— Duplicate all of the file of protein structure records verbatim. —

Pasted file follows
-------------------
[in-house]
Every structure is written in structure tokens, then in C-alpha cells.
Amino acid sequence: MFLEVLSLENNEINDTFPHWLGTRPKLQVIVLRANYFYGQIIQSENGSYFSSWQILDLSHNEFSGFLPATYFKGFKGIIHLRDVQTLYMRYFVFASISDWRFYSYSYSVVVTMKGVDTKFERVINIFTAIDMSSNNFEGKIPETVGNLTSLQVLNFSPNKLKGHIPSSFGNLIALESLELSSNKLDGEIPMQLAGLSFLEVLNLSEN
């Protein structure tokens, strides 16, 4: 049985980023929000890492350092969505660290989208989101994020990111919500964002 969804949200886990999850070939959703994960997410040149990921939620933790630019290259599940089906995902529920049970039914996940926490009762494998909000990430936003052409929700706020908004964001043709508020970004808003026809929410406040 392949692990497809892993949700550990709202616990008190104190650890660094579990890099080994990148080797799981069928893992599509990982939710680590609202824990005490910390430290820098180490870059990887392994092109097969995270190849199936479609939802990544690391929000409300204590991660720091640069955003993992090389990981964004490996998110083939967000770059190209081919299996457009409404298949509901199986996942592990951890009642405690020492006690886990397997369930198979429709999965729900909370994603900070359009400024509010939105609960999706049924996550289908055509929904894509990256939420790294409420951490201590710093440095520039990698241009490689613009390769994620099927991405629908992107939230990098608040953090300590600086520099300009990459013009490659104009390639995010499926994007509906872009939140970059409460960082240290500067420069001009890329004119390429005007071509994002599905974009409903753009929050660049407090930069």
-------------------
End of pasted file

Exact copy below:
[in-house]
Every structure is written in structure tokens, then in C-alpha cells.
Amino acid sequence: MFLEVLSLENNEINDTFPHWLGTRPKLQVIVLRANYFYGQIIQSENGSYFSSWQILDLSHNEFSGFLPATYFKGFKGIIHLRDVQTLYMRYFVFASISDWRFYSYSYSVVVTMKGVDTKFERVINIFTAIDMSSNNFEGKIPETVGNLTSLQVLNFSPNKLKGHIPSSFGNLIALESLELSSNKLDGEIPMQLAGLSFLEVLNLSEN
């Protein structure tokens, strides 16, 4: 049985980023929000890492350092969505660290989208989101994020990111919500964002 969804949200886990999850070939959703994960997410040149990921939620933790630019290259599940089906995902529920049970039914996940926490009762494998909000990430936003052409929700706020908004964001043709508020970004808003026809929410406040 392949692990497809892993949700550990709202616990008190104190650890660094579990890099080994990148080797799981069928893992599509990982939710680590609202824990005490910390430290820098180490870059990887392994092109097969995270190849199936479609939802990544690391929000409300204590991660720091640069955003993992090389990981964004490996998110083939967000770059190209081919299996457009409404298949509901199986996942592990951890009642405690020492006690886990397997369930198979429709999965729900909370994603900070359009400024509010939105609960999706049924996550289908055509929904894509990256939420790294409420951490201590710093440095520039990698241009490689613009390769994620099927991405629908992107939230990098608040953090300590600086520099300009990459013009490659104009390639995010499926994007509906872009939140970059409460960082240290500067420069001009890329004119390429005007071509994002599905974009409903753009929050660049407090930069």